Nobel Laureates Support Obama | Chemical & Engineering News
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Web Date: September 26, 2008

Nobel Laureates Support Obama

Letter says Democratic candidate is the best choice for science and technology
Department: ACS News, Government & Policy, Science & Technology

SHOW OF SUPPORT

Chemistry Nobelists backing Obama for president

Peter Agre (2003)
Sidney Altman (1989)
Paul Berg (1980)
Robert F. Curl (1996)
Johann Diesenhofer (1988)
John B. Fenn (2002)
Walter Gilbert (1980)
Robert H. Grubbs (2005)
Dudley Herschbach (1986)
Roald Hoffmann (1981)
Walter Kohn (1998)
Roger Kornberg (2006)
Sherwood Rowland (1995)
Richard R. Schrock (2005)


An Open Letter to the American People PDF (20 KB)
Investing In America's Future Barack Obama And Joe Biden's Plan For Science And Innovation PDF (80 KB)

IN AN OPEN LETTER to the American people, 62 Nobel Prize winners announced their support for the Democratic candidate for U.S. president, Sen. Barack Obama (D-Ill.). Of the signers, 14 are Chemistry Nobel Laureates.

"We especially applaud his emphasis during the campaign on the power of science and technology to enhance our nation's competitiveness," the Sept. 25 letter said. The signers state that they support Obama's plans for new initiatives in education and training, expanding research funding, an unbiased process for obtaining science advice, and an appropriate balance of basic and applied research.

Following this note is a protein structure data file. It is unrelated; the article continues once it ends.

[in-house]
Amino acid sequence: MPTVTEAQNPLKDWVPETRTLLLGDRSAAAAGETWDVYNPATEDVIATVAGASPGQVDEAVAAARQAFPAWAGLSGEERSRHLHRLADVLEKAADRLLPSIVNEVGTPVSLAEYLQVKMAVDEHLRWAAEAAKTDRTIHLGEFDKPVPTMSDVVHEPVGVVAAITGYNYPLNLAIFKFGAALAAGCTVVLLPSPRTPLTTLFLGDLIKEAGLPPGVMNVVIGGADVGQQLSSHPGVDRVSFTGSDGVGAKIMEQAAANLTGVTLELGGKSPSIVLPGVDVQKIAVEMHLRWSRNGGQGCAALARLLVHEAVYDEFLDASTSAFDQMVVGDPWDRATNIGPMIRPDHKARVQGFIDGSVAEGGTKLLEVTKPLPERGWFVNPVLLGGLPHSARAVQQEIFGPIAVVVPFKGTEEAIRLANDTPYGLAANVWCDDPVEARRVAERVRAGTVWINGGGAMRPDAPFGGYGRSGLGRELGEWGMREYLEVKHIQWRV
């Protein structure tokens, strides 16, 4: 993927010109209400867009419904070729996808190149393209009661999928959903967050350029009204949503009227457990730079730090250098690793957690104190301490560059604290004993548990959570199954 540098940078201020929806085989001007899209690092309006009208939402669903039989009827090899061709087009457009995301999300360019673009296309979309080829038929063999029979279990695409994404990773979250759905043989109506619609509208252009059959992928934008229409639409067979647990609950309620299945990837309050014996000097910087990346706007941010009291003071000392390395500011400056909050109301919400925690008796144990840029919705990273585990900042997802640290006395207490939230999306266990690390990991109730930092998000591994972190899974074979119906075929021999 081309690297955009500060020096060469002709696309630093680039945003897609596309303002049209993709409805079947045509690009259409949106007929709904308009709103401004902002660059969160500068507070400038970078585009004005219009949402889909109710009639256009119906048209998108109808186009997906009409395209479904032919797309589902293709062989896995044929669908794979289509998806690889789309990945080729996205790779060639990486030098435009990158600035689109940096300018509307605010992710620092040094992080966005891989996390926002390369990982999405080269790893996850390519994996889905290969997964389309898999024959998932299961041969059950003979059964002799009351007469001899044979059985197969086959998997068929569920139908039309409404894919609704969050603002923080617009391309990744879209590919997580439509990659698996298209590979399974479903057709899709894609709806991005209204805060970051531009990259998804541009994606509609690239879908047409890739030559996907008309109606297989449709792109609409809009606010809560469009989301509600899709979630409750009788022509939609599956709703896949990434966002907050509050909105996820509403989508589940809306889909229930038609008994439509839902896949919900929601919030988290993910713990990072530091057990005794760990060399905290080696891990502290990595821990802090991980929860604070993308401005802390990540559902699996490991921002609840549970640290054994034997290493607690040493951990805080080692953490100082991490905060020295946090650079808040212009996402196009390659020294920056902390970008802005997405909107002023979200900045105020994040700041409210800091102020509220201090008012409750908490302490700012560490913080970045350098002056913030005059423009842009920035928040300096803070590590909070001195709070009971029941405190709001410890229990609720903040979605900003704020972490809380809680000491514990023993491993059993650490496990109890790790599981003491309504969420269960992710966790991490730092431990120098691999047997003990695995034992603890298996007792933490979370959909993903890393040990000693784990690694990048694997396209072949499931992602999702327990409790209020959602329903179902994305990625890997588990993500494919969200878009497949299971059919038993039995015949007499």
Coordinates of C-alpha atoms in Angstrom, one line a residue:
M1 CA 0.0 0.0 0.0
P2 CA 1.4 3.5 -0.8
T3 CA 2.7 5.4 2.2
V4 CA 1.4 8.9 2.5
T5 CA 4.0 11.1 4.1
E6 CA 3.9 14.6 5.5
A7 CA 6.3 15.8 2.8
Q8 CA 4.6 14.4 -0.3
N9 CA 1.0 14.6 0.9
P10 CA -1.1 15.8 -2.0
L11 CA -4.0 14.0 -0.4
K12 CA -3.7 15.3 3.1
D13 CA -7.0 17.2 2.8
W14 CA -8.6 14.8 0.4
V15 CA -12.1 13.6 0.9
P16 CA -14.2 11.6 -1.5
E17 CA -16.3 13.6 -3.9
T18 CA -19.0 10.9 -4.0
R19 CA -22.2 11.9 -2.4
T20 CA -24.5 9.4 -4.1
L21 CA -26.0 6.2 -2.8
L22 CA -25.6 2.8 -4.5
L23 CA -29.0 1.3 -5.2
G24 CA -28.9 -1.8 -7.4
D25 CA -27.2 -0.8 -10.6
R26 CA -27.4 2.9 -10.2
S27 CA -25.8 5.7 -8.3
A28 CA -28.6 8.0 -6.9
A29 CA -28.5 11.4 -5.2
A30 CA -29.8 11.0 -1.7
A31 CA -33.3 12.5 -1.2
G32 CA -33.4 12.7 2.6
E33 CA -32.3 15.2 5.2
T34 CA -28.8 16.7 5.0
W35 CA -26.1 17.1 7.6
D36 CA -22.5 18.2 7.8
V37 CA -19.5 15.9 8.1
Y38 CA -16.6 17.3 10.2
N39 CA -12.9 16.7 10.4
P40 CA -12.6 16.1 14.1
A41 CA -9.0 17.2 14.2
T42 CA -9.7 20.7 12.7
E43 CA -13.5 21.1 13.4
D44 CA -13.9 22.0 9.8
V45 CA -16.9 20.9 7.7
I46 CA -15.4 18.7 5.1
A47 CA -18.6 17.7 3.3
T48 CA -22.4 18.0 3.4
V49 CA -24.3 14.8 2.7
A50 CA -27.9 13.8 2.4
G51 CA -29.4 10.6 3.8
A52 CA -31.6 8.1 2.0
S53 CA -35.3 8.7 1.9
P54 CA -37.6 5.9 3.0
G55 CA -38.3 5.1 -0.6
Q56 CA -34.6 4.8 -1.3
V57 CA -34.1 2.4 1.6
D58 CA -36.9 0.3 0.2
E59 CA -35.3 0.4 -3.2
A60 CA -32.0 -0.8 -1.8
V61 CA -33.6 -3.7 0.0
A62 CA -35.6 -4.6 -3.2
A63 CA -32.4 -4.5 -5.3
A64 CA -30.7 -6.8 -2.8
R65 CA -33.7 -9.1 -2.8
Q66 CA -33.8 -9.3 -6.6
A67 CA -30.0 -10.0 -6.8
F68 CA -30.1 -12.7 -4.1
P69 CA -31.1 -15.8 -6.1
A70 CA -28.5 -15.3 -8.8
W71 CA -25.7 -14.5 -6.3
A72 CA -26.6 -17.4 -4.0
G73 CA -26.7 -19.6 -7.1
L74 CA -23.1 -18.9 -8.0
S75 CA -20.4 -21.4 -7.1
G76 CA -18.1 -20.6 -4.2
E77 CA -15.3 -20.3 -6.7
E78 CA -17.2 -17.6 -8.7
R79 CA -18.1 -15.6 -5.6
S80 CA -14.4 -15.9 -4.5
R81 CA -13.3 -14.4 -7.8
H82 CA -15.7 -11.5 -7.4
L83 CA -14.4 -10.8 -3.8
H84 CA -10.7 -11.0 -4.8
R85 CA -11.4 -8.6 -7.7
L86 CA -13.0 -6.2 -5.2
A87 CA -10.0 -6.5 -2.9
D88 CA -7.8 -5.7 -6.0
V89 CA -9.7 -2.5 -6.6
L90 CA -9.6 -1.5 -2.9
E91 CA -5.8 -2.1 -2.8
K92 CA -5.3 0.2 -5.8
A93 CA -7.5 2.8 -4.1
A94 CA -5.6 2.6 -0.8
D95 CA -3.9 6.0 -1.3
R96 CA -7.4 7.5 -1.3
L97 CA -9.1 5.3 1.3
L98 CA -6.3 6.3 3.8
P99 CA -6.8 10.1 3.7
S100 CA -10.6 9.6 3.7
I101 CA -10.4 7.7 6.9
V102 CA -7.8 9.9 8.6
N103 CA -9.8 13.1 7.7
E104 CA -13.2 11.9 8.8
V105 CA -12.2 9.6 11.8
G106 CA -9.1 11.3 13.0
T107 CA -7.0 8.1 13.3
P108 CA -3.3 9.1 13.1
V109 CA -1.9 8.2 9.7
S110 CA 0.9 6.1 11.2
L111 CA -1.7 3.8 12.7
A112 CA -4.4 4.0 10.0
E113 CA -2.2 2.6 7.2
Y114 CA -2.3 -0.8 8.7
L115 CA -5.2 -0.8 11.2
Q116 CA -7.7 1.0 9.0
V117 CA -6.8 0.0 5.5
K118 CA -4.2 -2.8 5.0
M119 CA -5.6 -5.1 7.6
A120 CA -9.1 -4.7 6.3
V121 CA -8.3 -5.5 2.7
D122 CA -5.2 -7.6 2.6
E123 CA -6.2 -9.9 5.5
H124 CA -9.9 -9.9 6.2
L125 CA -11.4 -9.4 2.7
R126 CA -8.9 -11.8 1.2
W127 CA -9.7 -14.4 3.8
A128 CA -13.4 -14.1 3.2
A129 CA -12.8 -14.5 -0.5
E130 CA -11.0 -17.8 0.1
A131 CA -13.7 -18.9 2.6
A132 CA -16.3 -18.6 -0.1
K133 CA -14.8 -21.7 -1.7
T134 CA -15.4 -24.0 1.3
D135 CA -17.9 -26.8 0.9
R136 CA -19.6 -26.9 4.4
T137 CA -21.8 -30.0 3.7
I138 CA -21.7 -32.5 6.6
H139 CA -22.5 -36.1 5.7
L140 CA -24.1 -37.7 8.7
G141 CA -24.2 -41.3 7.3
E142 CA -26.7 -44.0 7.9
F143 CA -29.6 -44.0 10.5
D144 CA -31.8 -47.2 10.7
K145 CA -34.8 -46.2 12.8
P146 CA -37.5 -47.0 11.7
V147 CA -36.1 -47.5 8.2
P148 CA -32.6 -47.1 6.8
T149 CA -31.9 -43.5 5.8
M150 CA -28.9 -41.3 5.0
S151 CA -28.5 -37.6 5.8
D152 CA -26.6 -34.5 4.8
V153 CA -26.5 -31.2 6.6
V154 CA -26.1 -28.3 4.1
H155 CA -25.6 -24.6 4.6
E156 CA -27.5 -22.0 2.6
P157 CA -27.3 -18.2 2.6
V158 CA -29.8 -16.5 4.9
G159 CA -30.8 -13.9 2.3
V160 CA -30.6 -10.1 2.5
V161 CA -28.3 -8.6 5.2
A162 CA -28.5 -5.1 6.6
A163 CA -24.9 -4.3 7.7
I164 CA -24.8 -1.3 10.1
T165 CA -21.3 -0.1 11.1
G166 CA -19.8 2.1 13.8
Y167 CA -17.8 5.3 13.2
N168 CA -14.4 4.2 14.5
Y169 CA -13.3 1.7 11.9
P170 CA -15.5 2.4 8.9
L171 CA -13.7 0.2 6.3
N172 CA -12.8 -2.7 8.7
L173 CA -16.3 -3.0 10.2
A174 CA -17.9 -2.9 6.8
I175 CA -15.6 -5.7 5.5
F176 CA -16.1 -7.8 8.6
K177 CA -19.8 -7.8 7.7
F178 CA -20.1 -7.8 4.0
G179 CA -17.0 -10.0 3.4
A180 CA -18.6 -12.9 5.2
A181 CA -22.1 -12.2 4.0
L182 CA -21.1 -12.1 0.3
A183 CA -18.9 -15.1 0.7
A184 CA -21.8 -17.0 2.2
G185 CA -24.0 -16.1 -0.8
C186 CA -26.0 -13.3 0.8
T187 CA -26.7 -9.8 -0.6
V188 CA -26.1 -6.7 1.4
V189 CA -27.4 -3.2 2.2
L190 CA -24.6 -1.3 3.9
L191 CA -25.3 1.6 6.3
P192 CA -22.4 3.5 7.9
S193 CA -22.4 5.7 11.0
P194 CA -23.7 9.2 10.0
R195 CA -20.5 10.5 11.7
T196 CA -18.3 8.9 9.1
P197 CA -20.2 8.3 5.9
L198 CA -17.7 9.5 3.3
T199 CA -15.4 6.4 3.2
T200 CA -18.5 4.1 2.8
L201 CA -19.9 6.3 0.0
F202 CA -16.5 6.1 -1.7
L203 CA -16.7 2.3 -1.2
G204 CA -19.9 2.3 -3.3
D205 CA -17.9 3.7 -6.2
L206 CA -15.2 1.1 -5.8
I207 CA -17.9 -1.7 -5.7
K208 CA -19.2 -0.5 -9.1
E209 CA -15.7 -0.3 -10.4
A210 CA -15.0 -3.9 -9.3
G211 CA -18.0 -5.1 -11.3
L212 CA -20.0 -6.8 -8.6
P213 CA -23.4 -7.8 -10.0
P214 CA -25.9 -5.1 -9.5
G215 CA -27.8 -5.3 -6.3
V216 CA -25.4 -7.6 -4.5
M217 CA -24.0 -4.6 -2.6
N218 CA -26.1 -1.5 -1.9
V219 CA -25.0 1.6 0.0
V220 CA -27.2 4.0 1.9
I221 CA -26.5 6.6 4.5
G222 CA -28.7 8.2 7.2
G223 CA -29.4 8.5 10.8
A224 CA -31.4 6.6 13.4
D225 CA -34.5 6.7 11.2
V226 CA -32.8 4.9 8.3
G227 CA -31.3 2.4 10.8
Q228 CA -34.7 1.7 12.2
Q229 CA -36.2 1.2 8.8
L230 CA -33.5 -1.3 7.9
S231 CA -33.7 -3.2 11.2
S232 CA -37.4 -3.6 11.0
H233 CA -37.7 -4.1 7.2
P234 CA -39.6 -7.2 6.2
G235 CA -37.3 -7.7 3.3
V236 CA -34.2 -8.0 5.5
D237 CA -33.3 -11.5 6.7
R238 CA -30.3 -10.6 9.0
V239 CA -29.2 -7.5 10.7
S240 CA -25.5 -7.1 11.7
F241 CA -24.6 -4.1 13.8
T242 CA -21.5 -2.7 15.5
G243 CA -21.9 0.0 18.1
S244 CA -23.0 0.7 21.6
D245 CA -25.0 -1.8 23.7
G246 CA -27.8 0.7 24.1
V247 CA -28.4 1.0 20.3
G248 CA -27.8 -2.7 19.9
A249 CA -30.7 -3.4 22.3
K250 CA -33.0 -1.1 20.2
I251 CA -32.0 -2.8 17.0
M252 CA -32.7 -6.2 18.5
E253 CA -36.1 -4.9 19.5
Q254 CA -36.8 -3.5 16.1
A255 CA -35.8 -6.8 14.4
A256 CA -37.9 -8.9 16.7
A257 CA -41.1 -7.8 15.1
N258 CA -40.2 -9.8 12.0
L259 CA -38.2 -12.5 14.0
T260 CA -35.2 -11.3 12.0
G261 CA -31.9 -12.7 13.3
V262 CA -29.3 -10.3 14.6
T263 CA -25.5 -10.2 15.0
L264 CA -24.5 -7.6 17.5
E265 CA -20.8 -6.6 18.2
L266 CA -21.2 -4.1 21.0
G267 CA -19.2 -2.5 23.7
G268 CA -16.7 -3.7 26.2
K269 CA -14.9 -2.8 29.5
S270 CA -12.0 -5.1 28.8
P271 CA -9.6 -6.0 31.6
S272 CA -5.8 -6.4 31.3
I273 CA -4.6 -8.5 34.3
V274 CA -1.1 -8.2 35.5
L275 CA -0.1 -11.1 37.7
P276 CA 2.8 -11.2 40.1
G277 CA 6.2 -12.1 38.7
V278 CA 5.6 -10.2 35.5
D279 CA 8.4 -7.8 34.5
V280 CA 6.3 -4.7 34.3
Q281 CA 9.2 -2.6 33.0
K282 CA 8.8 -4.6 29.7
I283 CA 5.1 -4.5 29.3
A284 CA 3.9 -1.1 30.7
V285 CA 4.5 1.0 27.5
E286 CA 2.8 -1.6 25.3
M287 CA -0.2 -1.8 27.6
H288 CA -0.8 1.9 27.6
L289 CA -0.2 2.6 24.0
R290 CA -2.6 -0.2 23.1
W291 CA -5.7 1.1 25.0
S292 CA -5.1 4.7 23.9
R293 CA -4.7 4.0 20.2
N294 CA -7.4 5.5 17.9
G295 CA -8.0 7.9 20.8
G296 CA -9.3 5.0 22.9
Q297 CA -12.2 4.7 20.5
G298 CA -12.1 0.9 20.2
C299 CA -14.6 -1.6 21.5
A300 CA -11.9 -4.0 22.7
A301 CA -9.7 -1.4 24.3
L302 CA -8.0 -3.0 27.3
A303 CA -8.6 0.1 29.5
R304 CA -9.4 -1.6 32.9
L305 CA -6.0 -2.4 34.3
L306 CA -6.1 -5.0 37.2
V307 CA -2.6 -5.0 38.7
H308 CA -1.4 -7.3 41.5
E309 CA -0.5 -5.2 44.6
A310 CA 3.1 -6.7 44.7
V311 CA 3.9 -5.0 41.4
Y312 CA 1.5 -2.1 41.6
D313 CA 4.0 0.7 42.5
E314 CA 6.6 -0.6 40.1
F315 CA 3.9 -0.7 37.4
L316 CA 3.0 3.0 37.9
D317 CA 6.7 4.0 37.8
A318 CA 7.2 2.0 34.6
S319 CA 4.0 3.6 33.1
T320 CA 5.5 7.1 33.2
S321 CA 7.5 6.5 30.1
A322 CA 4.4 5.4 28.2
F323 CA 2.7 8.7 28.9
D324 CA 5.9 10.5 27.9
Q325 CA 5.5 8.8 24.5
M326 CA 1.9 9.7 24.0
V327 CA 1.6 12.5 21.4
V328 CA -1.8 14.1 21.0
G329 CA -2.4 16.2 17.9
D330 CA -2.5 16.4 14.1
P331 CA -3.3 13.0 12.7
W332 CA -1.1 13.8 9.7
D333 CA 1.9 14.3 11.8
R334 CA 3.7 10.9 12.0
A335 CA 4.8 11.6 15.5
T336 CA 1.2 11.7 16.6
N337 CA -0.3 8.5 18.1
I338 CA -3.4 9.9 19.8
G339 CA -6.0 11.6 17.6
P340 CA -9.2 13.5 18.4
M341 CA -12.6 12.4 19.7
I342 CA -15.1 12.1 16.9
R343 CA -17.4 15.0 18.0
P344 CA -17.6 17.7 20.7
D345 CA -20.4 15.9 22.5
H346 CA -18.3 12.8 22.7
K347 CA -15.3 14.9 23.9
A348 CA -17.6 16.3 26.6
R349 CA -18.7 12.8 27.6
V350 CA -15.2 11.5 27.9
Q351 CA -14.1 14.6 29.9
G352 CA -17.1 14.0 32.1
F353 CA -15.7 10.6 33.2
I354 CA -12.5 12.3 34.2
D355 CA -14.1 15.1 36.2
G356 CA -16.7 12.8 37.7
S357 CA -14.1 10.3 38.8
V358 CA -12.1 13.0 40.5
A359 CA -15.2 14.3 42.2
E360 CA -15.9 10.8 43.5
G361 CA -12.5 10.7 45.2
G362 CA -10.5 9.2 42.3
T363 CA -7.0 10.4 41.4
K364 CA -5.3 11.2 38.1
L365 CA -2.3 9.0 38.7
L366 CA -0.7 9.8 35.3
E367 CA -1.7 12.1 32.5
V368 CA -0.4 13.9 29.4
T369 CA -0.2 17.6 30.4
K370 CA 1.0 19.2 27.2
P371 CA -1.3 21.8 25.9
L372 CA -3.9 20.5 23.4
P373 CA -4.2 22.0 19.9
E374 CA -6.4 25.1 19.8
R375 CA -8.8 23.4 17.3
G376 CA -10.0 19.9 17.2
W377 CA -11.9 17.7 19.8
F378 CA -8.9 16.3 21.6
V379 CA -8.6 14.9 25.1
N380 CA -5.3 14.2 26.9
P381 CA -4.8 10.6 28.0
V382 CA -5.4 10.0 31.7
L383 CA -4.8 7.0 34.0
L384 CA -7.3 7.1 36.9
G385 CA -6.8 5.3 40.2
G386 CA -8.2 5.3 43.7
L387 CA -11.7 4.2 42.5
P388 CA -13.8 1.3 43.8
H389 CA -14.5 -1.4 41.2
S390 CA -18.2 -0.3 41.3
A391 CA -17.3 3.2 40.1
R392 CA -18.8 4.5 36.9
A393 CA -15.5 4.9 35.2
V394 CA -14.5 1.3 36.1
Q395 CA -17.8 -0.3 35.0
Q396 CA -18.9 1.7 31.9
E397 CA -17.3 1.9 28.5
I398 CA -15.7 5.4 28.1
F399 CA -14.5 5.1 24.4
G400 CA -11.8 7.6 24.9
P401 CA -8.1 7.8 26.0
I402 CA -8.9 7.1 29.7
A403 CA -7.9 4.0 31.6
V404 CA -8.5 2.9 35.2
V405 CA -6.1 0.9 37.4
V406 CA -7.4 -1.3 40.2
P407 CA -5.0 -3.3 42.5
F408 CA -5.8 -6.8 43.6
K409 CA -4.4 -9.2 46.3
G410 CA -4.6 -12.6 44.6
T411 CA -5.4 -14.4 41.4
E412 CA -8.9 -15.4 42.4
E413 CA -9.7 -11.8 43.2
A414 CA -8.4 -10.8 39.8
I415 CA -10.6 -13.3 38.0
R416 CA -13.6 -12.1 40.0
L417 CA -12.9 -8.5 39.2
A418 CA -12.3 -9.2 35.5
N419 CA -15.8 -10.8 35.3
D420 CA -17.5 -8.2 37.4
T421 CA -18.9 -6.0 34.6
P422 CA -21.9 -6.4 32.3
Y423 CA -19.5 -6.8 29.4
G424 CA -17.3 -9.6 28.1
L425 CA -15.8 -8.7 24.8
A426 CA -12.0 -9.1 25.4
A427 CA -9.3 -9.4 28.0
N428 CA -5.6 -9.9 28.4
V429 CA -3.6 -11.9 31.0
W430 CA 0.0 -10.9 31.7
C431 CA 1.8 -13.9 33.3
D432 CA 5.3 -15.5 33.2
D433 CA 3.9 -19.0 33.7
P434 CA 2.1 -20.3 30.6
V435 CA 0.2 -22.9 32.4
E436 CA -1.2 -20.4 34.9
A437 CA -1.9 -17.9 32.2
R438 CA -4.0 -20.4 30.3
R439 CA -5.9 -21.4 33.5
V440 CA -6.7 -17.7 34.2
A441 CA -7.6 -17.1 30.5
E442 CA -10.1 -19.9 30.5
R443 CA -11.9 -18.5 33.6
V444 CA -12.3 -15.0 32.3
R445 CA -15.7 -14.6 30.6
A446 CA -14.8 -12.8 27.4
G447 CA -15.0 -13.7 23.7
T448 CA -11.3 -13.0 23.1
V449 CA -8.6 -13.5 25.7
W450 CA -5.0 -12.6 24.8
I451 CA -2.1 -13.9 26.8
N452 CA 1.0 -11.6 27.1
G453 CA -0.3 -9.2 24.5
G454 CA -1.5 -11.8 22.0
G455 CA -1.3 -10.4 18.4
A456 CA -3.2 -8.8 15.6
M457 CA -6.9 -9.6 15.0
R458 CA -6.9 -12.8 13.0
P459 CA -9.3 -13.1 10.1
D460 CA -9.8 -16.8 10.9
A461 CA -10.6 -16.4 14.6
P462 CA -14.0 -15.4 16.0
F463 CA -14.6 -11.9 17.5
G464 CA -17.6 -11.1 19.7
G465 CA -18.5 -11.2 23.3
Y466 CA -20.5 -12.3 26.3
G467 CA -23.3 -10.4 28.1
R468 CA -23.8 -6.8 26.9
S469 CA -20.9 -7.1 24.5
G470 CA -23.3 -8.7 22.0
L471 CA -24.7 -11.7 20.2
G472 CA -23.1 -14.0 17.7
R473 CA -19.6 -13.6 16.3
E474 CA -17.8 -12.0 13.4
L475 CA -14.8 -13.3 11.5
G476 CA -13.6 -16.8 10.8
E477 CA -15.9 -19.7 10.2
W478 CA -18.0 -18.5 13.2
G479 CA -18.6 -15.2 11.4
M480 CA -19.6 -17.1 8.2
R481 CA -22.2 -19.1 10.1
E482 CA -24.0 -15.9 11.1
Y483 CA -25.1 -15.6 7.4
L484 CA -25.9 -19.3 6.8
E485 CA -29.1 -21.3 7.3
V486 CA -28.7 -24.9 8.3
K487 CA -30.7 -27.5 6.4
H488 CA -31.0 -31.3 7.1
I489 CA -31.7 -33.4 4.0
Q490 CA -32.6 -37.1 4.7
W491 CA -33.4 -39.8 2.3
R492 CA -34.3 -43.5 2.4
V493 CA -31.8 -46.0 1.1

The letter was announced in a conference call led by three Nobel Prize winners: Harold E. Varmus, president of Memorial Sloan-Kettering Cancer Center; Peter C. Agre, director of the Malaria Research Institute at Johns Hopkins Bloomberg School of Public Health; and H. Robert Horvitz, a professor of biology at MIT. Varmus is chairman of the Obama science advisory committee.

The letter criticized the current Administration for engendering a science advisory process "distorted by political considerations."

"We wanted the public to be aware of the strong support Sen. Obama enjoys among the nation's leading scientists and of our conviction that he understands the connection between a vibrant research effort and the country's economic competitiveness," Varmus said.

In an interview with C&EN, Agre said the letter shows how scientists are coming together in terms of their views on the candidates. "Obama clearly has a much more friendly platform toward science and science education," he said.

Agre also disclosed that he has been an informal adviser to the Obama campaign, but, "for the record," he added, if Sen. John McCain (R-Ariz.) had "asked for my advice, I would have done it for him also."

The same day the letter was released, the Obama campaign announced its plan for U.S. science and innovation. The plan's five main points are to restore integrity in U.S. science policy, double the federal investment in basic research, commit to science education, encourage U.S. innovation, and address the "grand challenges" of the 21st century, such as affordable clean energy, healthier lives, and strengthened homeland security.

The McCain campaign did not respond to requests for comments regarding the scientists' letter as C&EN went to press. C&EN covers Obama's and McCain's answers to science policy questions on page 27.

 
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